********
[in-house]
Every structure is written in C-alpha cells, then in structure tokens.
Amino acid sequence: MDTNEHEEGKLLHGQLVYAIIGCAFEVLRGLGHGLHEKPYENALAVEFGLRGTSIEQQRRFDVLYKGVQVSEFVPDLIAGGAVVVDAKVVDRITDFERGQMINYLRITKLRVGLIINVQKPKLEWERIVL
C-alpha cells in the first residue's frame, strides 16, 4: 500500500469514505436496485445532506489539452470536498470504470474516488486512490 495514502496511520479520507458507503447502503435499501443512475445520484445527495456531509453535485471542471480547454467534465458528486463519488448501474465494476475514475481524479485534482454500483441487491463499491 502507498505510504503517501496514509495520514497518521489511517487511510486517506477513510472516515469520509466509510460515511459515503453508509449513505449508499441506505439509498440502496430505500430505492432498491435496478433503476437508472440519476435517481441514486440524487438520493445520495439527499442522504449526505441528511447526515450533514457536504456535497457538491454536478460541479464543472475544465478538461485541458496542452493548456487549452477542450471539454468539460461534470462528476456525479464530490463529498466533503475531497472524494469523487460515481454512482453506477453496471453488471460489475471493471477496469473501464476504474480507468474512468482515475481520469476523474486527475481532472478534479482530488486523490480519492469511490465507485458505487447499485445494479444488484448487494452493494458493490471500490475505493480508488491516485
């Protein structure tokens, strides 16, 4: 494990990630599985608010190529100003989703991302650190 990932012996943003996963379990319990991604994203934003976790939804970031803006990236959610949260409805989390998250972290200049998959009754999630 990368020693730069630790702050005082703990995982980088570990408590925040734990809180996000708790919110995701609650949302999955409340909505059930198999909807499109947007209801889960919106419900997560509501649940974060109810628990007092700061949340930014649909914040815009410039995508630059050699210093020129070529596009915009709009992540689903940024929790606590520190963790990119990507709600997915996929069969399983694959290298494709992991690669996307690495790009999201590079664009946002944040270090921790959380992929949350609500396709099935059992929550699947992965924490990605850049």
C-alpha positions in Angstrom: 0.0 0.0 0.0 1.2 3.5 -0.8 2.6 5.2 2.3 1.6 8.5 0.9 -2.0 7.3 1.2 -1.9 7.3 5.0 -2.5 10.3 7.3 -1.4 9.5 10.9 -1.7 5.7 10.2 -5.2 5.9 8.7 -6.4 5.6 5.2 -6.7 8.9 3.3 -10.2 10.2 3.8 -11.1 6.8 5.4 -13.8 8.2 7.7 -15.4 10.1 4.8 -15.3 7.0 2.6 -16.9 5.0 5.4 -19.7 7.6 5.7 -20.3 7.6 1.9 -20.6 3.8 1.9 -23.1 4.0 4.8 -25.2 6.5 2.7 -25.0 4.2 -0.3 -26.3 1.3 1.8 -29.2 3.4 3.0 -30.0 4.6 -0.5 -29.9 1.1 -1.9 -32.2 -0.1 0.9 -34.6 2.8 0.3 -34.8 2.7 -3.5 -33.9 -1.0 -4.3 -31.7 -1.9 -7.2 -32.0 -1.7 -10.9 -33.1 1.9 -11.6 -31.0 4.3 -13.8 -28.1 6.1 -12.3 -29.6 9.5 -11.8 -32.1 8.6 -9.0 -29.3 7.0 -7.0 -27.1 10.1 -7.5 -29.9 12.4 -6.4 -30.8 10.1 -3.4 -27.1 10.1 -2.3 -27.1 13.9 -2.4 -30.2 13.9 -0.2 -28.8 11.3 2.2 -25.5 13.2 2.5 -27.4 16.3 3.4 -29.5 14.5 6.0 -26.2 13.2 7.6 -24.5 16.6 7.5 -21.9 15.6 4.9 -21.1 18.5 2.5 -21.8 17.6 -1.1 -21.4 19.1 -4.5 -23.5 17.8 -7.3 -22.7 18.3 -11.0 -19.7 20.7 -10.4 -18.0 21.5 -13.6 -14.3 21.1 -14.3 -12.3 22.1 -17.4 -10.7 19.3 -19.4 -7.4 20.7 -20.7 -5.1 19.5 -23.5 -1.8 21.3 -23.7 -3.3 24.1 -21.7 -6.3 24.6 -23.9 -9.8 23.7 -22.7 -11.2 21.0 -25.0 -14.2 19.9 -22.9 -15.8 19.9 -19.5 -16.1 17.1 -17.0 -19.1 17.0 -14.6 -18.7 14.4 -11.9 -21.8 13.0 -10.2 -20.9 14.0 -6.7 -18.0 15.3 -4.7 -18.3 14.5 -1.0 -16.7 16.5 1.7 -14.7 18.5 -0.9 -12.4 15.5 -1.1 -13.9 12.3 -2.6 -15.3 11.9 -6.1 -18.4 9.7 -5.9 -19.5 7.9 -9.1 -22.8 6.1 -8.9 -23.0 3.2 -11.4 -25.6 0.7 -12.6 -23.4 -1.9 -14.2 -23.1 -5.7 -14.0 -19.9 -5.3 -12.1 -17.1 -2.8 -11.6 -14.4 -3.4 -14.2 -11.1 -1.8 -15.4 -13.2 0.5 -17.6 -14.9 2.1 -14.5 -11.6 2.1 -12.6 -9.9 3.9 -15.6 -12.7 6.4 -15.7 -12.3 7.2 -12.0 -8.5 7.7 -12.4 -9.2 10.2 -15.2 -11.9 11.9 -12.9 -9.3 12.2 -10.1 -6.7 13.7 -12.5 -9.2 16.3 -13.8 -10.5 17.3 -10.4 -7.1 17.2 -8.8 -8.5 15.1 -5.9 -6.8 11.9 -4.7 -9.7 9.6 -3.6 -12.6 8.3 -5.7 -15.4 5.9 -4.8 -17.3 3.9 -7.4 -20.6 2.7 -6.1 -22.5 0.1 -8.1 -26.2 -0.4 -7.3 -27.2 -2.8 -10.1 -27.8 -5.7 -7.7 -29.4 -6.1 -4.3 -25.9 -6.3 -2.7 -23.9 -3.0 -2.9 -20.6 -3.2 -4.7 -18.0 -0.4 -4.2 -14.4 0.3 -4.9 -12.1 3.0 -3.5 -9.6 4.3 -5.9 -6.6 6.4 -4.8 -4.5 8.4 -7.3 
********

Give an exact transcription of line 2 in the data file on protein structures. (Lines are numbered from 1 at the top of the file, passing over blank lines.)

Every structure is written in C-alpha cells, then in structure tokens.